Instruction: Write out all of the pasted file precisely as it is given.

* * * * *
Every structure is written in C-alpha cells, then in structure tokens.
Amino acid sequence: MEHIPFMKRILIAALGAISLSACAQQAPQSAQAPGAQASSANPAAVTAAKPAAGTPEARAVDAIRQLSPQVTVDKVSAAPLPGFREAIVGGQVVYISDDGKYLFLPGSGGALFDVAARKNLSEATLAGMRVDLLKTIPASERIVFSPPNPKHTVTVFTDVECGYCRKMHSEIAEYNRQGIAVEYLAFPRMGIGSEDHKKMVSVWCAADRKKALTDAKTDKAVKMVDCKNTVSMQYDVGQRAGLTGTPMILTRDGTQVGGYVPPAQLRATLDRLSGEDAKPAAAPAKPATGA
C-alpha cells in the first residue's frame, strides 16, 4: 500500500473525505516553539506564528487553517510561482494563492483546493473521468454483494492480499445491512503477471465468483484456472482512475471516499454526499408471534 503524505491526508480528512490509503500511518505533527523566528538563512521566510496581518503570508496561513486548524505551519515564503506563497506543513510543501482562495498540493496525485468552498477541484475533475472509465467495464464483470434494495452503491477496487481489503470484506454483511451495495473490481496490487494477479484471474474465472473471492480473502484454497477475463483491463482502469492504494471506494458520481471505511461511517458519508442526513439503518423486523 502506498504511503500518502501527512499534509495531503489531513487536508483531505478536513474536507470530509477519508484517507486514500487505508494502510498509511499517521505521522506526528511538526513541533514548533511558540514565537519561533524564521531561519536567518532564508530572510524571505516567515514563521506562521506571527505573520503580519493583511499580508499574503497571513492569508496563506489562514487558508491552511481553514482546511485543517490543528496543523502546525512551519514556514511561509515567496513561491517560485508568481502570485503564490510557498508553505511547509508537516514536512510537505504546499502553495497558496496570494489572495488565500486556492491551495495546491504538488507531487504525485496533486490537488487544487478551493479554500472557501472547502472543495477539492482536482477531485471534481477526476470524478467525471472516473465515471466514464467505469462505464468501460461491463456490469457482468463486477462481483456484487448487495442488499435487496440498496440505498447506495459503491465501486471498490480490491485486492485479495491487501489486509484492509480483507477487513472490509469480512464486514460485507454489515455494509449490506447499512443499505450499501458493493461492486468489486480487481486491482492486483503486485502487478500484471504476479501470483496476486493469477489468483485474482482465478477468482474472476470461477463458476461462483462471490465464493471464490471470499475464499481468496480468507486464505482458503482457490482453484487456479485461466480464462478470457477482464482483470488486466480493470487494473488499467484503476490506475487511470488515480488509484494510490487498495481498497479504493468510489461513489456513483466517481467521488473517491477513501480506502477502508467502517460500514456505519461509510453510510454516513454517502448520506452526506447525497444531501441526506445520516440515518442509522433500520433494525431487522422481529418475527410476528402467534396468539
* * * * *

Every structure is written in C-alpha cells, then in structure tokens.
Amino acid sequence: MEHIPFMKRILIAALGAISLSACAQQAPQSAQAPGAQASSANPAAVTAAKPAAGTPEARAVDAIRQLSPQVTVDKVSAAPLPGFREAIVGGQVVYISDDGKYLFLPGSGGALFDVAARKNLSEATLAGMRVDLLKTIPASERIVFSPPNPKHTVTVFTDVECGYCRKMHSEIAEYNRQGIAVEYLAFPRMGIGSEDHKKMVSVWCAADRKKALTDAKTDKAVKMVDCKNTVSMQYDVGQRAGLTGTPMILTRDGTQVGGYVPPAQLRATLDRLSGEDAKPAAAPAKPATGA
C-alpha cells in the first residue's frame, strides 16, 4: 500500500473525505516553539506564528487553517510561482494563492483546493473521468454483494492480499445491512503477471465468483484456472482512475471516499454526499408471534 503524505491526508480528512490509503500511518505533527523566528538563512521566510496581518503570508496561513486548524505551519515564503506563497506543513510543501482562495498540493496525485468552498477541484475533475472509465467495464464483470434494495452503491477496487481489503470484506454483511451495495473490481496490487494477479484471474474465472473471492480473502484454497477475463483491463482502469492504494471506494458520481471505511461511517458519508442526513439503518423486523 502506498504511503500518502501527512499534509495531503489531513487536508483531505478536513474536507470530509477519508484517507486514500487505508494502510498509511499517521505521522506526528511538526513541533514548533511558540514565537519561533524564521531561519536567518532564508530572510524571505516567515514563521506562521506571527505573520503580519493583511499580508499574503497571513492569508496563506489562514487558508491552511481553514482546511485543517490543528496543523502546525512551519514556514511561509515567496513561491517560485508568481502570485503564490510557498508553505511547509508537516514536512510537505504546499502553495497558496496570494489572495488565500486556492491551495495546491504538488507531487504525485496533486490537488487544487478551493479554500472557501472547502472543495477539492482536482477531485471534481477526476470524478467525471472516473465515471466514464467505469462505464468501460461491463456490469457482468463486477462481483456484487448487495442488499435487496440498496440505498447506495459503491465501486471498490480490491485486492485479495491487501489486509484492509480483507477487513472490509469480512464486514460485507454489515455494509449490506447499512443499505450499501458493493461492486468489486480487481486491482492486483503486485502487478500484471504476479501470483496476486493469477489468483485474482482465478477468482474472476470461477463458476461462483462471490465464493471464490471470499475464499481468496480468507486464505482458503482457490482453484487456479485461466480464462478470457477482464482483470488486466480493470487494473488499467484503476490506475487511470488515480488509484494510490487498495481498497479504493468510489461513489456513483466517481467521488473517491477513501480506502477502508467502517460500514456505519461509510453510510454516513454517502448520506452526506447525497444531501441526506445520516440515518442509522433500520433494525431487522422481529418475527410476528402467534396468539